How Russia's invasion of Ukraine could affect 5G in the US

SES is one of the companies working to free up C-band spectrum in the US for 5G operations. But one of its planned satellite launches has been impacted by the war in Ukraine.

Mike Dano, Editorial Director, 5G & Mobile Strategies

April 4, 2022

4 Min Read
How Russia's invasion of Ukraine could affect 5G in the US

Russia's invasion of Ukraine has already caused worldwide ramifications, from spiking in the cost of oil to pushing hundreds of thousands of refugees to seek shelter across Europe and elsewhere.

In the global telecommunications industry, the situation has already impacted equipment vendors like Nokia and smartphone providers like Apple, among others.

According to a recent FCC filing from satellite operator SES, the war may eventually make its way into the heart of a widening 5G rollout in the critical midband spectrum in the US.

"Thales Alenia Space relied on the Ukrainian Antonov AN-124 aircraft charter for the transportation of geostationary satellites, such as SES-22, to the launch sites," SES told the FCC last week. "However, because of the Russian war in Ukraine, there is no Antonov aircraft available to transport SES-22 to the launch site in Cape Canaveral, Florida. We are working closely with Thales to transport SES-22 to the launch site by sea and ensure a timely July 2022 launch."

SES is just the latest satellite operator to react to Russia's invasion of Ukraine. Other operators, ranging from OneWeb to AST SpaceMobile, have been forced to shift their own operations away from companies involved in the issue. Russia, after all, has long been involved in the global space industry.


The reason that the SES-22 satellite launch is important to the 5G industry in the US is because SES is one of a handful of companies working to free up valuable midband C-band spectrum for 5G operations. The FCC's massive C-band spectrum auction that ended last year required SES, Intelsat, Eutelsat and a handful of other satellite operators to modify their operations – including by launching new satellites – to free up wide swathes of C-band spectrum for 5G. They're doing so across two big deadlines: One at the beginning of 2022 and another by the end of 2023.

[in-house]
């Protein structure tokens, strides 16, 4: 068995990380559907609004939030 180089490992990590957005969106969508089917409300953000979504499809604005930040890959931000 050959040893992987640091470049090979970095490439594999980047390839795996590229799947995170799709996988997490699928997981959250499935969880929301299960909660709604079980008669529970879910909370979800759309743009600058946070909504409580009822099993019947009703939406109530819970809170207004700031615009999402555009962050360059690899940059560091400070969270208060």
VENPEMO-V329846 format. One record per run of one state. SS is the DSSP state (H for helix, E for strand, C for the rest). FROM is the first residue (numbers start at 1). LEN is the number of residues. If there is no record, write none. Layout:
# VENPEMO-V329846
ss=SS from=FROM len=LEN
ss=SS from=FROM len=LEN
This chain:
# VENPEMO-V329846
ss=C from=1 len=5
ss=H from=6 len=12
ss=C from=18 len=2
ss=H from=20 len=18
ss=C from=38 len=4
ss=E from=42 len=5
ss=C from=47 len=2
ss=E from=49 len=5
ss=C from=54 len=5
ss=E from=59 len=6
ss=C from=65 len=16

Figure 1: Satellite operator Eutelsat is involved in the FCC's C-band clearing process. (Source: ESA Stephane Corvaja) Satellite operator Eutelsat is involved in the FCC's C-band clearing process.
(Source: ESA Stephane Corvaja)

Both SES and Intelsat met the FCC's first big deadline for the project, thereby paving the way for Verizon and AT&T to launch some 5G operations in the C-band spectrum earlier this year. However, that launch was marred by some US airline officials, who worried that 5G operations in the C-band might affect aircraft altimeters. As a result, AT&T and Verizon agreed to delay their C-band rollouts around some airports until July.

Verizon, for its part, is racing to expand its 5G network in the C-band spectrum. The company hopes to cover at least 175 million people with 5G in the C-band by the end of 2022. Initial reports indicate that Verizon's overall network speeds have doubled thanks to its launch of 5G in the C-band.

Accelerations and lawsuits

Intelsat and SES stand to earn a total of $4.9 billion and $3.97 billion, respectively, under the FCC's initial plan to move their operations off of the C-band over the next two years. However, last month Verizon announced that it would pay SES an additional $170 million directly to get the company to free up more C-band spectrum ahead of the FCC deadlines.

That deal, according to Verizon, will allow it to deploy up to 100 MHz of spectrum in some areas before 2023 and offer C-band 5G services in an additional 30 markets, including Atlanta, Baltimore, Washington, DC and Denver.

SES' work with Verizon is noteworthy considering that SES is also embroiled in a lawsuit with Intelsat over the amount of money they're hoping to get from the FCC's C-band clearing plan. SES is arguing that it should get some of the cash claimed by Intelsat.

Intelsat, for its part, is hoping to exit bankruptcy this year and has already installed a new CEO as part of that process. According to SpaceNews, Intelsat and SES have been discussing how their legal squabble might be addressed as part of Intelsat's bankruptcy restructuring plan.

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Mike Dano, Editorial Director, 5G & Mobile Strategies, Light Reading | @mikeddano

About the Author(s)

Mike Dano

Editorial Director, 5G & Mobile Strategies, Light Reading

Mike Dano is Light Reading's Editorial Director, 5G & Mobile Strategies. Mike can be reached at [email protected], @mikeddano or on LinkedIn.

Based in Denver, Mike has covered the wireless industry as a journalist for almost two decades, first at RCR Wireless News and then at FierceWireless and recalls once writing a story about the transition from black and white to color screens on cell phones.

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